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TVR Tasmin, Cracking On

Some goodies arrived during the week, so it was time to get under the Tasmin and rip out some hose.

Since working under cars on stands sucks, I had another go at getting the car up on the Quickjacks. This time I was much more successful. I had to use the jacks sideways (an approved method, and the same as I used on Snicket)

The reason I wasn’t so keen on this initially was that the exhaust hangs so low I wasn’t sure it would clear the frames. It did. Just.

With the Tasmin in the air, it was much easier to roll around under it on my creeper. I started to rip the old fuel hose from the tanks out. No photos of this process because it was messy….

First I disconnected the feed to the pump. This is from both of the tanks, so I had a 10L fuel can ready. I managed to spill a fair bit, but got it into the can in the end. I filled up with 10L the other day, and about 9L or so came out. Some of that difference would be on the ground (and my arms), but it confirms that the tanks were bone dry when I got the car.

The hose came out easy enough. It was worse than I thought though, every section of hose was seriously perished, with cracking all over it. The hose also smelt like fuel on the outside.

There were some nasty splits in the ends of the hoses from each tank too

Bend the hose, and it isn’t pretty

The new hose is Continental J30R7 5/8″ fuel hose. This is a low-pressure suction feed, so didn’t need to be a high-pressure hose, it just needed to be high quality.

The hose walls are thicker than the old Aeroflow 400 series hose.

The old Tee piece is made from a bunch of Aeroflow bits. In the interests of simplicity, I replaced it with a 5/8″ solid brass Tee

Old mate wasn’t too hot on cutting ends straight, so a couple of clamps were hanging over the edge. Not best practice.

The new Tee section

And installed into the car. The two tank outlets are very easy to access

And the Tee hangs above the drive shaft (and there is evidence that the old setup had been in contact with the driveshaft at some point!). The zip tie is there to hold it up and clear of the shaft.

The hose was routed slightly differently to simplify the route, and then cut to length and connected to the pump. The hose was zip-tied to the chassis in a couple of places to secure it, making sure not to pinch the hose as it had been

With the tanks connected I want to replace the fuel filter and inspect the accumulator. The whole lot (pump, filter and accumulator) are mounted on a plate above the chassis, in front of the LH side rear wheel. On the later 280i the filter is mounted in the engine bay. The black one is the accumulator, and the silver one is the filter. The pump is out of shot to the left (with hose removed).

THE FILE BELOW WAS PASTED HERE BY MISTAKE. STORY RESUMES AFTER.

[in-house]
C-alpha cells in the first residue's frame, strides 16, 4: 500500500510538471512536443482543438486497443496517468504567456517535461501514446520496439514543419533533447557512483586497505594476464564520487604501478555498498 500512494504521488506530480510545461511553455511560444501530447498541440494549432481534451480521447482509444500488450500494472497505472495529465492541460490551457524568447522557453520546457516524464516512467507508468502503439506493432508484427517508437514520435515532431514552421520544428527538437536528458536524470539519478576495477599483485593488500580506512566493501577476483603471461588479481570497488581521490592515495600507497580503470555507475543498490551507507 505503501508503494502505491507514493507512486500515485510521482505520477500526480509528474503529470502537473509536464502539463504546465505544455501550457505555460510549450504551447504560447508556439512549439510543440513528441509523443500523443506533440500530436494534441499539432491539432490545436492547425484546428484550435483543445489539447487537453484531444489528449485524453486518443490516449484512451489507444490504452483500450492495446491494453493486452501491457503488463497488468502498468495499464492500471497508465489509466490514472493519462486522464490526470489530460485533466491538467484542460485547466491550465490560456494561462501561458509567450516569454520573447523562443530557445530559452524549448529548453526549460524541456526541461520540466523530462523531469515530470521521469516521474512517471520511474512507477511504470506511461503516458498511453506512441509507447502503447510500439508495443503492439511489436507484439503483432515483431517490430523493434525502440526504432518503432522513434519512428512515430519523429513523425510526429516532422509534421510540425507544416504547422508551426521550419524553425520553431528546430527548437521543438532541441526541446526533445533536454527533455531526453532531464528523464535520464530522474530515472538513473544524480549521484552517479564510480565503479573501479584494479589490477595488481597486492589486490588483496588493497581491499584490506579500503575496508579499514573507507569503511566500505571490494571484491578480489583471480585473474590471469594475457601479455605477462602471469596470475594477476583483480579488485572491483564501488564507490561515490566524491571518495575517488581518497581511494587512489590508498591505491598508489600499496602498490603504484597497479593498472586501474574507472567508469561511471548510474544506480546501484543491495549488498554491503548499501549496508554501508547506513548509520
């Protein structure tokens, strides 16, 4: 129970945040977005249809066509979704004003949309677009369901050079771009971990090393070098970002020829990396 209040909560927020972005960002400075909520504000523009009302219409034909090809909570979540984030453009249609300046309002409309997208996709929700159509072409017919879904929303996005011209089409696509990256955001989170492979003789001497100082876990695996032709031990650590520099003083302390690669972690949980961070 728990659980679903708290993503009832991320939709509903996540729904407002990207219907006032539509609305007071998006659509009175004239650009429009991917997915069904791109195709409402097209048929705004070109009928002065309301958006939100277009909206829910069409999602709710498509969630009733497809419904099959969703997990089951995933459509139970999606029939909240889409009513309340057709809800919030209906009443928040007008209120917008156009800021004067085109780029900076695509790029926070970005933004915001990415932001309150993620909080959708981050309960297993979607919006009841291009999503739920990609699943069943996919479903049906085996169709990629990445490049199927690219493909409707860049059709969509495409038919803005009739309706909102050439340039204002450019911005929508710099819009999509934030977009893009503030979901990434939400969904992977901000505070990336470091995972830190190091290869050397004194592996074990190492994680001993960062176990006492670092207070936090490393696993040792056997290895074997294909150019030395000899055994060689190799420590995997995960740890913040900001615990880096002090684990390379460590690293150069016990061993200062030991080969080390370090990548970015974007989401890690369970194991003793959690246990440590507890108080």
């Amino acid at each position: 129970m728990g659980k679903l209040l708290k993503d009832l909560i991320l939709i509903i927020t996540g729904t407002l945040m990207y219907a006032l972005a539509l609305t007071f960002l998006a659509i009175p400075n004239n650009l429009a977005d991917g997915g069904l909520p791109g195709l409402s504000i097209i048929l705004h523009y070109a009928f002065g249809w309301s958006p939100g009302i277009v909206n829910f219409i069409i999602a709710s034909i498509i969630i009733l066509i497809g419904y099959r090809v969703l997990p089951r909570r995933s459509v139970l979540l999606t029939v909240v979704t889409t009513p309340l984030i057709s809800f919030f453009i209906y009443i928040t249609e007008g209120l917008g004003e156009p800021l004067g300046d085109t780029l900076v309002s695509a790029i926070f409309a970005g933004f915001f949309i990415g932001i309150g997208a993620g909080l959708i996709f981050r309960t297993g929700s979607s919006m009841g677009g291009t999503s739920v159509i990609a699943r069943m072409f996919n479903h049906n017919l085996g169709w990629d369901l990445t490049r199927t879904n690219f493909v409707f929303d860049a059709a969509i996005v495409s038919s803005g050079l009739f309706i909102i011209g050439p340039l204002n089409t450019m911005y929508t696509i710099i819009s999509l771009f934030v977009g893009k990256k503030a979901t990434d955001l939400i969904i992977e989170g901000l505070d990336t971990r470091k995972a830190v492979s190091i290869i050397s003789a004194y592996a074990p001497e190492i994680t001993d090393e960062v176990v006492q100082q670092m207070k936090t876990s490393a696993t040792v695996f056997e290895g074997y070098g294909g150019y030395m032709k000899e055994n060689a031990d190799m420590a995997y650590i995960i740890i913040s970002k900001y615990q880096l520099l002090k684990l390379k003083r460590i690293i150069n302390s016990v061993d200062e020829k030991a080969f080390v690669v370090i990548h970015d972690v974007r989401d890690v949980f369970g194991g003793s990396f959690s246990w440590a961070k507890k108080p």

This is the other side. Let me illustrate the fuel setup with some coloured arrows. Fuel comes into the pump from the tanks (orange), out of the pump and into the accumulator (blue), out of the accumulator and into the filter (yellow) and finally, once filtered, out of the filter and along hard lines to the fuel distributor in the engine bay (green).

These hoses weren’t too bad visually, but no point in leaving them there. One quick check for seeing if your accumulator is stuffed or not is to disconnect the vent hose from the back of it, and see if fuel comes out.

Mine was full of fuel. This vent hose should be dry, because it’s only to help equalise the air inside the accumulator, and shouldn’t have any fuel contact. The fuel is (usually) separated from that side of the accumulator by a diaphragm. If the diaphragm splits, it lets fuel through and back into the tank instead of holding pressure. My accumulator is stuffed.

Thankfully I had planned to remove it completely and will be using new fuel hose to bypass it and route the pump straight into the filter.

The fuel filter has banjo fittings on it. The inlet converts to rubber hose, whilst the outlet is to a hard line.

Some of the hose clamps on the fuel hoses had been installed by a scumbag and weren’t accessible from the underside. I’m not too sure how they were even done up, unless it was off as a complete assembly and clamped whilst on the bench before fitting. Since I wasn’t using the hose again I chopped it off, unbolted the accumulator and pump and removed the lot. The accumulator looks very old and probably original to the car.

The filter had been replaced, but it had a date of 2005 on it. The receipts say that the “recently replaced” filter was leaking back in 2011, so either it wasn’t that recent, or it was old stock when fitted.

I ordered a filter online based on the original filter numbers I had, and even with triple checking, it’s wrong.

Yeah, that’s not gonna fit. It’s possibly the correct filter for a later car with the filter in the engine bay. Working off the number on the filter, I need a Ryco Z399 instead. One has been ordered, along with a Z71 oil filter.

Unfortunately that leaves me at a standstill now. Hopefully the new filter will be here this week and I can fit it after work one day.

In the meantime I had ordered a new air filter, so went about fitting that. I had previously checked the filter and noted it was dirty, and the wrong filter. The old filter had rounded corners, so left an unfiltered gap at each corner.

The correct one for the early airbox is a Ryco A1345.

No gaps

Parts bin special

I’ll probably lose some +6hp gains from closing up those gaps, but at least I know its right, and won’t be sucking in unfiltered air anymore. Sigh.

Sometimes I just wish some people wouldn’t touch cars. A little knowledge is dangerous.

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